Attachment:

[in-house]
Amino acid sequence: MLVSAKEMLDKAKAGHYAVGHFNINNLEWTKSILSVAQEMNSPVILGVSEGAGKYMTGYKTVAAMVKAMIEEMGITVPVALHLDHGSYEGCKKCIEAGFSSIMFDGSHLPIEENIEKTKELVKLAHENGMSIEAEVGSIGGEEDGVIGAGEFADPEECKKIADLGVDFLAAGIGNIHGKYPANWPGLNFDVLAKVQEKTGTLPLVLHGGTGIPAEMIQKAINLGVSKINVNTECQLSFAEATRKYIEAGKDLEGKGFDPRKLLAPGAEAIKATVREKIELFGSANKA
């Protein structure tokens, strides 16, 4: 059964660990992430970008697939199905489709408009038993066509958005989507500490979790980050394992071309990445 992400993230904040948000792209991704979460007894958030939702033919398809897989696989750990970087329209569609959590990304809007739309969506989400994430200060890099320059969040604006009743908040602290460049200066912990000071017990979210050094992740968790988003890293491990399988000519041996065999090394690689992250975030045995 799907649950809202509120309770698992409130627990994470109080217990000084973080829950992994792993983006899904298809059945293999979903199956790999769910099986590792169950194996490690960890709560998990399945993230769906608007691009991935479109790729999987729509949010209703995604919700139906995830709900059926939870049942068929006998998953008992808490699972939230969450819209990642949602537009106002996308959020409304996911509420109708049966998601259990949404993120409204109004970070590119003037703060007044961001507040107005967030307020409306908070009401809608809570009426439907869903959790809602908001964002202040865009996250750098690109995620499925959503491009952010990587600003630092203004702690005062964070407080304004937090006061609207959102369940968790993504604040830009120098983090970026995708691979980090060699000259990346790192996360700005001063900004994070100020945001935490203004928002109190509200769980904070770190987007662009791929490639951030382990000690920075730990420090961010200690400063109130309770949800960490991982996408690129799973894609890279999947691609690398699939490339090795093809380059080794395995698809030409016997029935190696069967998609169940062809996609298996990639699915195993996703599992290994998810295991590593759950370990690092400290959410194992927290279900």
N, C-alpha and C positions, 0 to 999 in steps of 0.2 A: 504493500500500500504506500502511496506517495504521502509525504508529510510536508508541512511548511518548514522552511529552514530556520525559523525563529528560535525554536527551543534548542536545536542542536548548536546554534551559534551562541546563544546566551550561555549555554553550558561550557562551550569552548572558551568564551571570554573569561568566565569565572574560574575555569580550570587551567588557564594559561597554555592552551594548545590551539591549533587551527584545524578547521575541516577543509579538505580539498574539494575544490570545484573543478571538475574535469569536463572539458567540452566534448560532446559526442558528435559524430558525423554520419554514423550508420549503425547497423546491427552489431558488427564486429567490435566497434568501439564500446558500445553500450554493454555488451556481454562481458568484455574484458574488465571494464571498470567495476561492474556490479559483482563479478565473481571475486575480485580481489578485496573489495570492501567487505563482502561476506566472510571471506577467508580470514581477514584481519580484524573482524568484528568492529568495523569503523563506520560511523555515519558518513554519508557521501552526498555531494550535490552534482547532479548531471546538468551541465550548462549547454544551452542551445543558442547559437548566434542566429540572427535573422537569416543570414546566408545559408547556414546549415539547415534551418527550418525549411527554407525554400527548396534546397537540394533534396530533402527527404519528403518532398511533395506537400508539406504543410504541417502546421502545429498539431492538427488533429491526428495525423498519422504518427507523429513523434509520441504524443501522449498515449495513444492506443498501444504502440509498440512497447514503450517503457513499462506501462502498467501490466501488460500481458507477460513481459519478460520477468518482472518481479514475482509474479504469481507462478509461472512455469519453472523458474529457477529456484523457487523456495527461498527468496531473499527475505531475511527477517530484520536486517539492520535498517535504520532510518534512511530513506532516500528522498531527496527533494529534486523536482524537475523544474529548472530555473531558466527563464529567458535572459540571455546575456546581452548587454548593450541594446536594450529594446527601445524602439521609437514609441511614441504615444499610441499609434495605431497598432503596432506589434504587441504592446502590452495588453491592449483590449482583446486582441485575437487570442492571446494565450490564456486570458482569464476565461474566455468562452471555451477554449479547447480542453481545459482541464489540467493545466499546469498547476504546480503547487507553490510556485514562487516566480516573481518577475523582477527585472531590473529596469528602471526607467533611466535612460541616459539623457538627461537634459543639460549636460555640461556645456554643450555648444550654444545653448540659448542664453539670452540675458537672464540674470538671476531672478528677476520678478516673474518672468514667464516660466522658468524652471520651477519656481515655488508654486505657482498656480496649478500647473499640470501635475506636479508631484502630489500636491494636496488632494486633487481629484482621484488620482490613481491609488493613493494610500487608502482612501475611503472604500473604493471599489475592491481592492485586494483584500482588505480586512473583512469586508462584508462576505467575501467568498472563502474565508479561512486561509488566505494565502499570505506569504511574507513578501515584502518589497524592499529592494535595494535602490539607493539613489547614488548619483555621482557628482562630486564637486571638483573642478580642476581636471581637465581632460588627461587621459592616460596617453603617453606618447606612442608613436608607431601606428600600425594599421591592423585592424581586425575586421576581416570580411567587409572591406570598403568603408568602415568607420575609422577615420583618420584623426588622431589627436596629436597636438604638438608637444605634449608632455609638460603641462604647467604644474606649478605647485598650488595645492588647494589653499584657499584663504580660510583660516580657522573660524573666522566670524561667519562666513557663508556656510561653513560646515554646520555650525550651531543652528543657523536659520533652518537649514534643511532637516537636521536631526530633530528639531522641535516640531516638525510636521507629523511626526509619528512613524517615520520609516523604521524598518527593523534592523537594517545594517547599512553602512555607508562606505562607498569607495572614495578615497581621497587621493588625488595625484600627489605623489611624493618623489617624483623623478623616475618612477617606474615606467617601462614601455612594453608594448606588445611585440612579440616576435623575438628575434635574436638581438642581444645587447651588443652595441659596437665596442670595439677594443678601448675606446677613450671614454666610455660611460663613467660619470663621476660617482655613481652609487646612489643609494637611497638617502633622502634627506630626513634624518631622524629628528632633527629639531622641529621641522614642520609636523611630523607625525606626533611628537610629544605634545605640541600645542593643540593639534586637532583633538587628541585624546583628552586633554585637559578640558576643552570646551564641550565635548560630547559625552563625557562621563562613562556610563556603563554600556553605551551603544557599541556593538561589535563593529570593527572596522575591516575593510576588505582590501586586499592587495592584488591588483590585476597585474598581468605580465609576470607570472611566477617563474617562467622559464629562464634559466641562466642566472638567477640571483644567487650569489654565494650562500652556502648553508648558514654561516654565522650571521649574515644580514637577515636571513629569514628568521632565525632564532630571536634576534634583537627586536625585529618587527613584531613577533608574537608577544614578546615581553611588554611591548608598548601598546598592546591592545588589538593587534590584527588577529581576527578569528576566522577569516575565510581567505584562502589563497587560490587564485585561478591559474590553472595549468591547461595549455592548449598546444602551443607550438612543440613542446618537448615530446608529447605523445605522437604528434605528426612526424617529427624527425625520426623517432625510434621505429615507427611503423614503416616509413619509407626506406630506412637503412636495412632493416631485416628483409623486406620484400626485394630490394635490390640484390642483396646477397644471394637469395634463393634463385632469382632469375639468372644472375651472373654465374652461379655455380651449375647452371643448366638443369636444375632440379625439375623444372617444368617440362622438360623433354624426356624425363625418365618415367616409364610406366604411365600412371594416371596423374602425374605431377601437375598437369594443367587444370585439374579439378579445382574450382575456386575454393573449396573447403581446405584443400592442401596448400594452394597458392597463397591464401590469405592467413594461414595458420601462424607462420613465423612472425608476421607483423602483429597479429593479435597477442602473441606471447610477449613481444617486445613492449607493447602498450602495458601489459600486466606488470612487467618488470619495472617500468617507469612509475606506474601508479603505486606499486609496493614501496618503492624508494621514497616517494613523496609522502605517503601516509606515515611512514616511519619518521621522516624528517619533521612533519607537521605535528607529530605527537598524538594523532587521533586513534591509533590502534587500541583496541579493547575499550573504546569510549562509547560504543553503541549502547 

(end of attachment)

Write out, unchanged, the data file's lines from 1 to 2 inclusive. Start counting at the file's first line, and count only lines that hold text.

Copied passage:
[in-house]
Amino acid sequence: MLVSAKEMLDKAKAGHYAVGHFNINNLEWTKSILSVAQEMNSPVILGVSEGAGKYMTGYKTVAAMVKAMIEEMGITVPVALHLDHGSYEGCKKCIEAGFSSIMFDGSHLPIEENIEKTKELVKLAHENGMSIEAEVGSIGGEEDGVIGAGEFADPEECKKIADLGVDFLAAGIGNIHGKYPANWPGLNFDVLAKVQEKTGTLPLVLHGGTGIPAEMIQKAINLGVSKINVNTECQLSFAEATRKYIEAGKDLEGKGFDPRKLLAPGAEAIKATVREKIELFGSANKA